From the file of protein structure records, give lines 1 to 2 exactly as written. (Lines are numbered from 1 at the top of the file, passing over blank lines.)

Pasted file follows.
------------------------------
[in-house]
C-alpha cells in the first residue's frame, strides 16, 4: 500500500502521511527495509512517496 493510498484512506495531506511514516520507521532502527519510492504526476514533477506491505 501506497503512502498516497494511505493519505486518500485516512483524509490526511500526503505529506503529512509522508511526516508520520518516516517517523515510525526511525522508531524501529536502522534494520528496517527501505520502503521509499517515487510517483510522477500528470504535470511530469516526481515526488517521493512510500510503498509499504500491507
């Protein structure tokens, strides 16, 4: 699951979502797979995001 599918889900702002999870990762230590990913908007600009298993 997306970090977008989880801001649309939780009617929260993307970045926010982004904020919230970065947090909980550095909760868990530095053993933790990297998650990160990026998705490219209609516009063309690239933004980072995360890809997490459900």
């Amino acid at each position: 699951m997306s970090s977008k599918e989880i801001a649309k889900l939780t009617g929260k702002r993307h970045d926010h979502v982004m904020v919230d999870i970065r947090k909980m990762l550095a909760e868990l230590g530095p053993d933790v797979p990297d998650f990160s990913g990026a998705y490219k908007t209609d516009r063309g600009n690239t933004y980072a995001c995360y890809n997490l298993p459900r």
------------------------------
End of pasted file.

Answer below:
[in-house]
C-alpha cells in the first residue's frame, strides 16, 4: 500500500502521511527495509512517496 493510498484512506495531506511514516520507521532502527519510492504526476514533477506491505 501506497503512502498516497494511505493519505486518500485516512483524509490526511500526503505529506503529512509522508511526516508520520518516516517517523515510525526511525522508531524501529536502522534494520528496517527501505520502503521509499517515487510517483510522477500528470504535470511530469516526481515526488517521493512510500510503498509499504500491507